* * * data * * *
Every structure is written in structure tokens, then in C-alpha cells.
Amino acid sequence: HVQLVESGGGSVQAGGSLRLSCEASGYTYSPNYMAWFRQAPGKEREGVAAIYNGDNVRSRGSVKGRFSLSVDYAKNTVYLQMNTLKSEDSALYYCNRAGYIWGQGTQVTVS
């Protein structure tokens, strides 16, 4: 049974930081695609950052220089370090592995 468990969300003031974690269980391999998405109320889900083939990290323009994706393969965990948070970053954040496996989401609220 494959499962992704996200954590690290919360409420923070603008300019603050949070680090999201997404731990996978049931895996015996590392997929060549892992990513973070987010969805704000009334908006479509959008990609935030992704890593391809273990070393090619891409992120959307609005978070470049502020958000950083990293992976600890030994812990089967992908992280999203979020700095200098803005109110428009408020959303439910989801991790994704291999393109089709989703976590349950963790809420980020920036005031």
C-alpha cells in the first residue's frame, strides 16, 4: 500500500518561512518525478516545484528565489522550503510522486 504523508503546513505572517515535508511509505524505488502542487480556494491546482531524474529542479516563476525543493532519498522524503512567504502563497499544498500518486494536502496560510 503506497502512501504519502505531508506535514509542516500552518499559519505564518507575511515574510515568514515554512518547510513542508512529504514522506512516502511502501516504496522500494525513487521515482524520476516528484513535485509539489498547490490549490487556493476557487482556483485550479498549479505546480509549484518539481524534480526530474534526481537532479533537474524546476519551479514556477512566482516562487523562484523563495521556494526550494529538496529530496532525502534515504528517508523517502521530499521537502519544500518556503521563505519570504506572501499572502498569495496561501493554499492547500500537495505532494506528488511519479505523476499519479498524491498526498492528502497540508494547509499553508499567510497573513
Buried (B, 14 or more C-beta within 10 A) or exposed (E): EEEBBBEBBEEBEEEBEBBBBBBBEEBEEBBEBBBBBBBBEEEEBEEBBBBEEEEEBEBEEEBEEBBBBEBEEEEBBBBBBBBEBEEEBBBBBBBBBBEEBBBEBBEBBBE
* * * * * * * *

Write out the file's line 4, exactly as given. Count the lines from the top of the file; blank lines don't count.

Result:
C-alpha cells in the first residue's frame, strides 16, 4: 500500500518561512518525478516545484528565489522550503510522486 504523508503546513505572517515535508511509505524505488502542487480556494491546482531524474529542479516563476525543493532519498522524503512567504502563497499544498500518486494536502496560510 503506497502512501504519502505531508506535514509542516500552518499559519505564518507575511515574510515568514515554512518547510513542508512529504514522506512516502511502501516504496522500494525513487521515482524520476516528484513535485509539489498547490490549490487556493476557487482556483485550479498549479505546480509549484518539481524534480526530474534526481537532479533537474524546476519551479514556477512566482516562487523562484523563495521556494526550494529538496529530496532525502534515504528517508523517502521530499521537502519544500518556503521563505519570504506572501499572502498569495496561501493554499492547500500537495505532494506528488511519479505523476499519479498524491498526498492528502497540508494547509499553508499567510497573513